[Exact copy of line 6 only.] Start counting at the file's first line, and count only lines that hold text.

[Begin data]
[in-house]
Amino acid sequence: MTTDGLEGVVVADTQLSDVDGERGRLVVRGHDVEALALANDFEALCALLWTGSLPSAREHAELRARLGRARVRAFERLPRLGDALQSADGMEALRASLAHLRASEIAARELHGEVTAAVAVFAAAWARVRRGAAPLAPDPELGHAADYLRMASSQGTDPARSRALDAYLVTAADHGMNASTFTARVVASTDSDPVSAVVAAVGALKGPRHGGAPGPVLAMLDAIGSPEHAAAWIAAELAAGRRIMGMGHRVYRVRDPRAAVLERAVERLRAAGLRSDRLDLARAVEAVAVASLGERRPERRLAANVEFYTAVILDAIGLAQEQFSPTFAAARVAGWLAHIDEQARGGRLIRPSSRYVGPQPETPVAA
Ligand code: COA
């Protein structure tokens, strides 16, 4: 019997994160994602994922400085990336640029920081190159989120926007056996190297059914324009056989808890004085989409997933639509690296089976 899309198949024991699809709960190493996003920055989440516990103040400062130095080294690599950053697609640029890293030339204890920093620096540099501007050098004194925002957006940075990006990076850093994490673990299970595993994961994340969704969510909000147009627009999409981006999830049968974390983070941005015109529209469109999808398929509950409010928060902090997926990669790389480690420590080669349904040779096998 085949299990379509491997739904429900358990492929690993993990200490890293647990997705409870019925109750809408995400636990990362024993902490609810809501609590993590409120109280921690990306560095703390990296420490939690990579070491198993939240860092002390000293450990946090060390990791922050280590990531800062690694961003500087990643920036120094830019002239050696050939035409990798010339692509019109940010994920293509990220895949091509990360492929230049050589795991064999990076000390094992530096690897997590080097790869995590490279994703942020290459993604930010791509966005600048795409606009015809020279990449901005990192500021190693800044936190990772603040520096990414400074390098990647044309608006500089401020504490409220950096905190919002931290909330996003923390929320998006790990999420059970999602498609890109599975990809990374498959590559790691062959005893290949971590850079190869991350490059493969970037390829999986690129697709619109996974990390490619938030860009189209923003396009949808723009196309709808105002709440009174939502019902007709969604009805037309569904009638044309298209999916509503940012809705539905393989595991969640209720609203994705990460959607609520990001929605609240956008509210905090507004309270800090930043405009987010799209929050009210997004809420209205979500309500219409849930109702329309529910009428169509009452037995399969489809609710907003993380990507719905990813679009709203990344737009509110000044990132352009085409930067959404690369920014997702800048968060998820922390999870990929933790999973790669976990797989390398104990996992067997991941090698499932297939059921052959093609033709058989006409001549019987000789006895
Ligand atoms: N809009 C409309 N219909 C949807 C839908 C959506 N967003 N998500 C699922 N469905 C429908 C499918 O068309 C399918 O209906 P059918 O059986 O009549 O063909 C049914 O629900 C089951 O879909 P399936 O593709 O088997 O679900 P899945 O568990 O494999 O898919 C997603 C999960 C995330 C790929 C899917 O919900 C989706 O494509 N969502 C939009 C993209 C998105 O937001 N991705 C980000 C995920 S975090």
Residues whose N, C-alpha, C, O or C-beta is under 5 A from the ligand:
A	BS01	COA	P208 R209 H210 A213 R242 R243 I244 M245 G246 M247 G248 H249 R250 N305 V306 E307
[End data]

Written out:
Residues whose N, C-alpha, C, O or C-beta is under 5 A from the ligand: